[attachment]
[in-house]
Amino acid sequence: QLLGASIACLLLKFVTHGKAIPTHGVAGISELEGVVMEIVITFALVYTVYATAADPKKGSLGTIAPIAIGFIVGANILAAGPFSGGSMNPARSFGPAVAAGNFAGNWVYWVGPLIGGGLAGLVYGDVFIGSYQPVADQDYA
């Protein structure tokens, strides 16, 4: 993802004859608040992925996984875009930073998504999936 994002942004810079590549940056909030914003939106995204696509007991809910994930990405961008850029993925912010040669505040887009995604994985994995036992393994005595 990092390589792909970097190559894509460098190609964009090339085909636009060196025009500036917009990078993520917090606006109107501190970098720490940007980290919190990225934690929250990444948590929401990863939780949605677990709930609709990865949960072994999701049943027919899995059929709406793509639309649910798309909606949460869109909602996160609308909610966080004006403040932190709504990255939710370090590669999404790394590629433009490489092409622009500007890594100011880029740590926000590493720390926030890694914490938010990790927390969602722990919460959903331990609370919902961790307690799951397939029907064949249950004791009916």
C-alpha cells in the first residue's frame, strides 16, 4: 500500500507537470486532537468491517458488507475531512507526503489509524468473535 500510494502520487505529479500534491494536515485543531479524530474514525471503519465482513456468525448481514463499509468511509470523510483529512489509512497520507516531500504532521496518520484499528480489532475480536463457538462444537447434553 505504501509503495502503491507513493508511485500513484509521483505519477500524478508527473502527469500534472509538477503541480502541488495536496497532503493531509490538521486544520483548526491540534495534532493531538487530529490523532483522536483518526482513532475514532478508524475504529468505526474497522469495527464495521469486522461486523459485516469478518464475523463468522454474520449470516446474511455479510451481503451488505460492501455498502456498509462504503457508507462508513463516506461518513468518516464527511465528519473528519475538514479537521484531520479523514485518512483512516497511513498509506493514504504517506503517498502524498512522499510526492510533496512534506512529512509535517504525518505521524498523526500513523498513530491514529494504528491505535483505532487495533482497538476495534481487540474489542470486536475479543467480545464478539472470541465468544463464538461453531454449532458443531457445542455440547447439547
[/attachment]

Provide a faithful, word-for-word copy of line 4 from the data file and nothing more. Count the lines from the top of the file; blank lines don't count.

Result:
C-alpha cells in the first residue's frame, strides 16, 4: 500500500507537470486532537468491517458488507475531512507526503489509524468473535 500510494502520487505529479500534491494536515485543531479524530474514525471503519465482513456468525448481514463499509468511509470523510483529512489509512497520507516531500504532521496518520484499528480489532475480536463457538462444537447434553 505504501509503495502503491507513493508511485500513484509521483505519477500524478508527473502527469500534472509538477503541480502541488495536496497532503493531509490538521486544520483548526491540534495534532493531538487530529490523532483522536483518526482513532475514532478508524475504529468505526474497522469495527464495521469486522461486523459485516469478518464475523463468522454474520449470516446474511455479510451481503451488505460492501455498502456498509462504503457508507462508513463516506461518513468518516464527511465528519473528519475538514479537521484531520479523514485518512483512516497511513498509506493514504504517506503517498502524498512522499510526492510533496512534506512529512509535517504525518505521524498523526500513523498513530491514529494504528491505535483505532487495533482497538476495534481487540474489542470486536475479543467480545464478539472470541465468544463464538461453531454449532458443531457445542455440547447439547